USPTO Creates a Rule Expanding Privilege to Patent Agents
Takeaway: The USPTO has issued a rule that establishes confidentiality between patent agents and their clients.
On November 7, 2017, the United States Patent and Trademark Office released a new rule that indicates that patent agents, as well as attorneys, will be covered by the privilege rule at the Patent Trial and Appeal Board.
In the past, the ability to shield communications under the privilege rule has been a gray area for patent agents who have not been admitted as attorneys in a state jurisdiction. This rule allows them to keep information discussed with a client confidential in post-grant proceedings.
The difference between a patent agent and a patent attorney is that a patent agent has an engineering or science background and has successfully passed the patent bar exam, whereas a patent attorney has additionally gone to law school and passed a state bar exam. Patent agents are allowed to draft and prosecute patent applications and try cases at the Patent Trial and Appeal Board, but cannot practice in state or federal courts or give legal advice on anything other than inventions, patent applications, their prosecution, and post-grant patent proceedings.
This rule is important because if a patent agent is representing someone in a post-grant proceeding at the Patent Trial and Appeal Board, then they will need to be able to keep their client communications and work product confidential and not available to adversaries.
One area that is still unclear is communications with foreign associates.
Communications with a foreign non-attorney patent agent are still not covered by this rule, which could create yet another loophole in the privilege rule. This issue could arise where there is a PCT filing and a patent agent or attorney for that matter is working with foreign associates around the world. With that said, this is still a step in the right direction for keeping information confidential for clients at the Patent Trial and Appeals Board.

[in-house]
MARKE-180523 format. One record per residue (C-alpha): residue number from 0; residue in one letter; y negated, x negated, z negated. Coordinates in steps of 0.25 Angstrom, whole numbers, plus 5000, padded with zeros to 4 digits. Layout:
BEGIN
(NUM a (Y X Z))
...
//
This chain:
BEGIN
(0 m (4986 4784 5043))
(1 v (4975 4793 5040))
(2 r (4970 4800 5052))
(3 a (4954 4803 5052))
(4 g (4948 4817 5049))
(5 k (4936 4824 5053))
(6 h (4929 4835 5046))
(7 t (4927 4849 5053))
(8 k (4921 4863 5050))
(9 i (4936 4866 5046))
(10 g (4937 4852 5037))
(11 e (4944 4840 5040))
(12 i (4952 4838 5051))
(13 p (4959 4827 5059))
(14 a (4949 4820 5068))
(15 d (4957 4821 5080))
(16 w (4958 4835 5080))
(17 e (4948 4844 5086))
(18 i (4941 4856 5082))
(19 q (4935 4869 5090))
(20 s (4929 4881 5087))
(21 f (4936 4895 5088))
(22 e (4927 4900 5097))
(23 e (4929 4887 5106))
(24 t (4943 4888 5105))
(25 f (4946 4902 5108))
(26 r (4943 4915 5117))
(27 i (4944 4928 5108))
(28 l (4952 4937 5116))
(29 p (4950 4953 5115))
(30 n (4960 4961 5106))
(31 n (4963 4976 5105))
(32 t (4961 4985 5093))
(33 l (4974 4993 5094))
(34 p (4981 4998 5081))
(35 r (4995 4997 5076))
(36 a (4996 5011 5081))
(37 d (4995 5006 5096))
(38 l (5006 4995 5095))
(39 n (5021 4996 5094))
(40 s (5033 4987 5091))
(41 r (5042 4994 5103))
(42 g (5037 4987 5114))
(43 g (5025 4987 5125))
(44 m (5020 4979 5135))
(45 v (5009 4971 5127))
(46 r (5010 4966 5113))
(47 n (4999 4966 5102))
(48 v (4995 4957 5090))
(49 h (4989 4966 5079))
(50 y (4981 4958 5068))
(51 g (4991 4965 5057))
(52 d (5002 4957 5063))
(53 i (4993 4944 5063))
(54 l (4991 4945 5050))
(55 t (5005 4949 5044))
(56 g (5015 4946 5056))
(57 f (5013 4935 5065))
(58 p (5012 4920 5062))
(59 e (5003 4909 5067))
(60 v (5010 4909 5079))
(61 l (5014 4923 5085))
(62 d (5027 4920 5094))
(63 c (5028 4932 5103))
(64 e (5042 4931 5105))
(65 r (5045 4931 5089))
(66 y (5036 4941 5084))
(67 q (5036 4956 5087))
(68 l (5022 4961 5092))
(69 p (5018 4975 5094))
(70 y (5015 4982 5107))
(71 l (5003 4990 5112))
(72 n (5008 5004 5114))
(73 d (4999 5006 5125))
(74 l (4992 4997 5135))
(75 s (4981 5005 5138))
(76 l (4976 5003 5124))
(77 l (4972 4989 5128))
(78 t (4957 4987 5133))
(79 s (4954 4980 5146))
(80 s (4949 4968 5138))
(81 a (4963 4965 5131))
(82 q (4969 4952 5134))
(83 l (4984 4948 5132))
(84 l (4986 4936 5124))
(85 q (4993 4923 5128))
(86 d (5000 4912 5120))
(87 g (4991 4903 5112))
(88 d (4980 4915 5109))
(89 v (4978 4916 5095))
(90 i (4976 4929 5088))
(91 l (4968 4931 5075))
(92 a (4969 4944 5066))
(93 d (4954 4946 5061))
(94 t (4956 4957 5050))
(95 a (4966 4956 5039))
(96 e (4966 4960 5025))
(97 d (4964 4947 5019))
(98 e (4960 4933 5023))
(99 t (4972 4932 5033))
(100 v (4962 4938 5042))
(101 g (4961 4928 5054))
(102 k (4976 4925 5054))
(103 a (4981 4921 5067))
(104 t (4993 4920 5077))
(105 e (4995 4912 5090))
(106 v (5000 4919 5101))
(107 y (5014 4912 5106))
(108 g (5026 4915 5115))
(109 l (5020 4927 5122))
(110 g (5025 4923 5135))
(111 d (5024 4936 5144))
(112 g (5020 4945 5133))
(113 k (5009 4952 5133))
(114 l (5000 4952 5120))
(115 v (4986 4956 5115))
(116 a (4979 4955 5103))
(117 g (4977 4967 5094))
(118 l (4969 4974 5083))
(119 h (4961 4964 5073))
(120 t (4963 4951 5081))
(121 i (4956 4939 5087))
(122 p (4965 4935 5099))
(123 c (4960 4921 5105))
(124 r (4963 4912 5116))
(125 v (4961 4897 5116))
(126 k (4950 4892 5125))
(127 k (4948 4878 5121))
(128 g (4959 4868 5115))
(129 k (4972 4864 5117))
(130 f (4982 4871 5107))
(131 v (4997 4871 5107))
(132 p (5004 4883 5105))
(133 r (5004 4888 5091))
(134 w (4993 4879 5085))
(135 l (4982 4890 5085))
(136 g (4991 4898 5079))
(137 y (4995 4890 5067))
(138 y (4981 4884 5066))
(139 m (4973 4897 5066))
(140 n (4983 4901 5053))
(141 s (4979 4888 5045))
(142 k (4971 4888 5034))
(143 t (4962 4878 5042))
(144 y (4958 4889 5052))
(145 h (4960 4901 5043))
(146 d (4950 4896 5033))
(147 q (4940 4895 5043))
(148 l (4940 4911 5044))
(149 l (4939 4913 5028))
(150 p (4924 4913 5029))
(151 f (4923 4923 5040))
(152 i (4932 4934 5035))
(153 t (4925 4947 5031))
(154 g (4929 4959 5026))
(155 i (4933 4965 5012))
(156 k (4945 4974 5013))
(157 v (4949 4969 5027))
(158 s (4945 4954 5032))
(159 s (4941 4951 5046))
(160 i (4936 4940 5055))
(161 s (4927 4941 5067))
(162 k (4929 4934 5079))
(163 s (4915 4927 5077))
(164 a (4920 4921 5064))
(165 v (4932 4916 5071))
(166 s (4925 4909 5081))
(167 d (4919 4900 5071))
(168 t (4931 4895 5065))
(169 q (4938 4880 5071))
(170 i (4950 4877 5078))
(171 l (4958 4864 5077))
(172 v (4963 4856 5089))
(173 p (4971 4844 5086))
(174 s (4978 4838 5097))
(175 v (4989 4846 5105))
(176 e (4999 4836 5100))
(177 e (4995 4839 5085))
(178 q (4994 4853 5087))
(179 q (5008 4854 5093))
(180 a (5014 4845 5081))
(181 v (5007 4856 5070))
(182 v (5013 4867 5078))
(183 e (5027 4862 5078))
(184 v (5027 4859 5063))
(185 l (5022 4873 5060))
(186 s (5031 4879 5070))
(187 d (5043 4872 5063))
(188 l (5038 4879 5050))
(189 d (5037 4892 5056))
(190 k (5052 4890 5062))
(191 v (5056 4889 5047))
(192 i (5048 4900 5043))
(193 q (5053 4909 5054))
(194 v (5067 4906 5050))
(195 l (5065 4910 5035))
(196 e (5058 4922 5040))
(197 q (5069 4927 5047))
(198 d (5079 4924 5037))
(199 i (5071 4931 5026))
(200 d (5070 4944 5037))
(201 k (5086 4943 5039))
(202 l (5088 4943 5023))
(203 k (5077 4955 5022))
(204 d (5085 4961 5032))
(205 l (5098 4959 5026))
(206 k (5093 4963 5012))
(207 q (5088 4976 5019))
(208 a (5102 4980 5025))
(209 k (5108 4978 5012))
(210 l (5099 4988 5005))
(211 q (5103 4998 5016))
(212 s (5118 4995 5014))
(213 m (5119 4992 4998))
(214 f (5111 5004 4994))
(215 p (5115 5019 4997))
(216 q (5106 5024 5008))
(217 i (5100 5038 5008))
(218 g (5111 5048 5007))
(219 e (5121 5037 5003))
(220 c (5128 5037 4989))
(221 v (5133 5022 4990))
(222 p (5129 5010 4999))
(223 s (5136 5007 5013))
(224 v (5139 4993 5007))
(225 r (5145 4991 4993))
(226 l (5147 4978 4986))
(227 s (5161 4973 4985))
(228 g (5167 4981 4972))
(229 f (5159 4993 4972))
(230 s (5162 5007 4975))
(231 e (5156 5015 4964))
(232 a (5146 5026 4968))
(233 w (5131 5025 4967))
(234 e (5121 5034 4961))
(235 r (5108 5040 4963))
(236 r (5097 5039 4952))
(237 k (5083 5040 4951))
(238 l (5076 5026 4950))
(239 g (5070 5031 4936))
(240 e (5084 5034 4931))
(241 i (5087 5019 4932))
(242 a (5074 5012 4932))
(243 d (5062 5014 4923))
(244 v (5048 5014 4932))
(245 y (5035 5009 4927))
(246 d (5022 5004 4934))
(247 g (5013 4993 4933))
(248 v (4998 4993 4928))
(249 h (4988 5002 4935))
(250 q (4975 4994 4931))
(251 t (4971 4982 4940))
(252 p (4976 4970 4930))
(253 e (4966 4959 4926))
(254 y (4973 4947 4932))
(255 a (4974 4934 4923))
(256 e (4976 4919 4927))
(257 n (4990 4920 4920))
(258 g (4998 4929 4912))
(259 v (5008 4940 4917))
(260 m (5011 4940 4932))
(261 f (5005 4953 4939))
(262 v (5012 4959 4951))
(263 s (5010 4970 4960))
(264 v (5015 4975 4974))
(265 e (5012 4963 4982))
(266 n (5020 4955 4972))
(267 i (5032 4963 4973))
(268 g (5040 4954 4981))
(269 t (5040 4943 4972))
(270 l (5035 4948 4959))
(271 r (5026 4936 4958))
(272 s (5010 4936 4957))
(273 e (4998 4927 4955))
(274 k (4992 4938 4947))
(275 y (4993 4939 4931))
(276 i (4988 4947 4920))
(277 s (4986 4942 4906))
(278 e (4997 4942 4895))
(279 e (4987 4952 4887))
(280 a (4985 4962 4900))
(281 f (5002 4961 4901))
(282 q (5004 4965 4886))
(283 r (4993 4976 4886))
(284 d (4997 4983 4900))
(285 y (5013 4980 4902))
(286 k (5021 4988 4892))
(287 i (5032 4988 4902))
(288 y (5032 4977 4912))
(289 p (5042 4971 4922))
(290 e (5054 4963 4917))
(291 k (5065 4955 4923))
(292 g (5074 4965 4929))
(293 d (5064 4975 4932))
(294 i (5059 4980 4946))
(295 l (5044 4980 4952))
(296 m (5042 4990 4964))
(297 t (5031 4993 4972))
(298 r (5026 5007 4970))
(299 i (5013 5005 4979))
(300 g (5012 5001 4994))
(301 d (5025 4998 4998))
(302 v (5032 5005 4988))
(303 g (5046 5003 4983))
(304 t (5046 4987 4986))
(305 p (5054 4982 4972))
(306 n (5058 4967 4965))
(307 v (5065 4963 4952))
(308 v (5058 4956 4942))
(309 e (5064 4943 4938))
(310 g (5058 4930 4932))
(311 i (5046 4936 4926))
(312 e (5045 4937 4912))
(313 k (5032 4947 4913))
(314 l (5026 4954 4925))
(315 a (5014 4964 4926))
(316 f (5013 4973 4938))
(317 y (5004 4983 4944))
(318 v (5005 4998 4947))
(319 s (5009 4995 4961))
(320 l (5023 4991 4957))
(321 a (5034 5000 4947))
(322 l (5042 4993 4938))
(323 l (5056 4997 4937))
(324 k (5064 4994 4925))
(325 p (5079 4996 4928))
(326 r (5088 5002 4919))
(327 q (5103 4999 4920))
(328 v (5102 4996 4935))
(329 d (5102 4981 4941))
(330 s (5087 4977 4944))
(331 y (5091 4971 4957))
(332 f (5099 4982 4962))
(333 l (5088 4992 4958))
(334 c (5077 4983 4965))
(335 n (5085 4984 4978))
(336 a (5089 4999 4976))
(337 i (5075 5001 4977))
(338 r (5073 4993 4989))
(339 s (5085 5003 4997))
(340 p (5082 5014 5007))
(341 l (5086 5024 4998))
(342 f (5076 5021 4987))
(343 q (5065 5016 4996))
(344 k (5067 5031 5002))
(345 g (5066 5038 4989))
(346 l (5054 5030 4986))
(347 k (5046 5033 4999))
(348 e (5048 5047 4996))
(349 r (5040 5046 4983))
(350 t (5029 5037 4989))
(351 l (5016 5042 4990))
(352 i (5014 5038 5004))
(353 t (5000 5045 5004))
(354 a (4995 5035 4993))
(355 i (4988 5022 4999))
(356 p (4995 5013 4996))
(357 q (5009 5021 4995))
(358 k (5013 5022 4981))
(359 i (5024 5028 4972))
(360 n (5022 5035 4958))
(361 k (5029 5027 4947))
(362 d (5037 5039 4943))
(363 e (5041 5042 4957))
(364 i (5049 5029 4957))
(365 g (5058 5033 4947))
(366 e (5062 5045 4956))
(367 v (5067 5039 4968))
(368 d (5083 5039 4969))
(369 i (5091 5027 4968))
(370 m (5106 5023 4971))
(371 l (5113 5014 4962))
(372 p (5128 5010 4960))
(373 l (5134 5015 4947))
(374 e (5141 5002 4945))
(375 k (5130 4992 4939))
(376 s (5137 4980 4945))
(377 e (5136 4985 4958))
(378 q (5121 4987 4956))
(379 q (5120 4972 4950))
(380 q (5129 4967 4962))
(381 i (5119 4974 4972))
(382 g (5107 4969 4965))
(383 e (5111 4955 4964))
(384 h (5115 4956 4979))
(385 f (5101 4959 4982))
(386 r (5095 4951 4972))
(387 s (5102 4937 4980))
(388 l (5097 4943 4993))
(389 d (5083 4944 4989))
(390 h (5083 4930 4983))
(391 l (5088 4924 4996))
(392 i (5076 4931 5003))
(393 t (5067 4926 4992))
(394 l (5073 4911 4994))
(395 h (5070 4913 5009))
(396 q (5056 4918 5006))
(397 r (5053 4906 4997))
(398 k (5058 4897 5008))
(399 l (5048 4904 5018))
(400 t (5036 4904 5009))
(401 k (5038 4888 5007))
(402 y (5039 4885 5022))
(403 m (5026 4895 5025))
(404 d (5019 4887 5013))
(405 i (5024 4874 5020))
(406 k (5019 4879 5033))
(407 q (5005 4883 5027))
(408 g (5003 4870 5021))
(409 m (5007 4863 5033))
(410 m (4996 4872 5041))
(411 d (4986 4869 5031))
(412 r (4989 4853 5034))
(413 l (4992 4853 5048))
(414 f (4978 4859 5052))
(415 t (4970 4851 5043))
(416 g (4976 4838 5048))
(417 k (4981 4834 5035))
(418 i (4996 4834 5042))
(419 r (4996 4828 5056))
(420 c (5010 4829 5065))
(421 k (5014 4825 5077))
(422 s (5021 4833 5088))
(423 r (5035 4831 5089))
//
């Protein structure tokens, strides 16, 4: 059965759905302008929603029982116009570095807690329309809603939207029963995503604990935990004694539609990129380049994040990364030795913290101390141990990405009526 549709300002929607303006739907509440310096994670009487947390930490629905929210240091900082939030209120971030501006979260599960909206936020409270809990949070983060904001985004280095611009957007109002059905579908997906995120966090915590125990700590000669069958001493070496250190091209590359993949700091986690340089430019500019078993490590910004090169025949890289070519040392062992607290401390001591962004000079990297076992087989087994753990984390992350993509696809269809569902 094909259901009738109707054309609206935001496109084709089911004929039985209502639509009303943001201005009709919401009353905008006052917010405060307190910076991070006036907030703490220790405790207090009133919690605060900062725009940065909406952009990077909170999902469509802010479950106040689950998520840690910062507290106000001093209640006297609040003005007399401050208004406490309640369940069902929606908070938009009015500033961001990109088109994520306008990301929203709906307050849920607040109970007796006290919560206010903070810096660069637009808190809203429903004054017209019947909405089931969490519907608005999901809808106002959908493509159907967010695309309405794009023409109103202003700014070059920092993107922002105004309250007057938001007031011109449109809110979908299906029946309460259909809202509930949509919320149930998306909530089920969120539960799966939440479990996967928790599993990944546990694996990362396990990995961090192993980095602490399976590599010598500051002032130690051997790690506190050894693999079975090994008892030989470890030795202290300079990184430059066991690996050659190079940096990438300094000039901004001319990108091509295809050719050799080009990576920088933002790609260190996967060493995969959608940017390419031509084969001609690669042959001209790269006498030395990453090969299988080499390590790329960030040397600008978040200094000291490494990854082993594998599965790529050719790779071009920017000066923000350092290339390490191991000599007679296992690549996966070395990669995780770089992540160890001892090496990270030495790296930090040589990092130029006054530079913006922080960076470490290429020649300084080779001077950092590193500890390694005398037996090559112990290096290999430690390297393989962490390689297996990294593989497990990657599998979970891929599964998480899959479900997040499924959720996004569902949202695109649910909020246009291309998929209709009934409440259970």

USPTO Increases the Cost of Patent Fees
Takeaway: There has been an increase in costs across the board at the United States Patent and Trademark Office.
In mid-November the United States Patent and Trademark Office updated their fee schedule increasing costs in many categories. The change will officially go into effect on January 16, 2018.
This fee change was based upon: “(1) historical costs of patent operations and investments to date in meeting the Office’s strategic goals; (2) projected costs to meet the Office’s operational needs and strategic goals; and (3) sustainable funding.”
One of the biggest changes in this fee schedule was to the Inter Partes Review (“IPR”) fees. The fees for requesting an IPR is up 72% from $9,000 to $15,500 and the IPR post-institution fee increased from $14,000 to $15,000. So if you decided to file an IPR it is important to be aware that a successfully instituted request will now cost you $7,500 more than it did previously.
Another area with big increases (at least based on percentage increase) is in the Office of Enrolment and Discipline. Applications to register to practice as a patent agent or attorney is up 150% from $40 to $100 and the fee to register to practice after passing the patent bar exam doubled its cost from $100 to $200.
As far as patent filings go, there will be a small increase for large, small, and micro entities. The filing fee for large entities went from $280 to $300, small went from $140 to $150, and micro went from $70 to $75.
There are many more fees that changed and if you are in the business of dealing with the USPTO you can find a copy of all the changes at: https://www.gpo.gov/fdsys/pkg/FR-2017-11-14/pdf/2017-24390.pdf.
In re: Micron Technology Inc.
Takeaway: The Federal Circuit officially determines that TC Heartland was a change in the law.
In a recent decision by the federal circuit the panel decided that the United States Supreme Court’s decision in TC Heartland was officially a change in the law. There has been a split of opinion across the country in district courts as to whether TC Heartland actually changed anything. Some district courts ruled that TC Heartland changed venue laws and have allowed transfers even after parties would have normally waived their right to challenge venue. Other courts seemed to believe that there was no change because they held the decision in TC Heartland was just a reaffirmation of the current precedent.
In the present case, if Micron Technology, Inc. had challenged venue before TC Heartland they would have been unsuccessful because the rule at that time allowed for patent cases to be filed in most district courts across the country. Because the objection to venue was not originally available (i.e. because their case was filed before the TC Heartland decision) to Micron Technology, the federal circuit determined that the normal waiver rule was inapplicable. This decision allowed Micron Technology, Inc. to challenge venue even though they would have normally waived their rights by this stage in the litigation.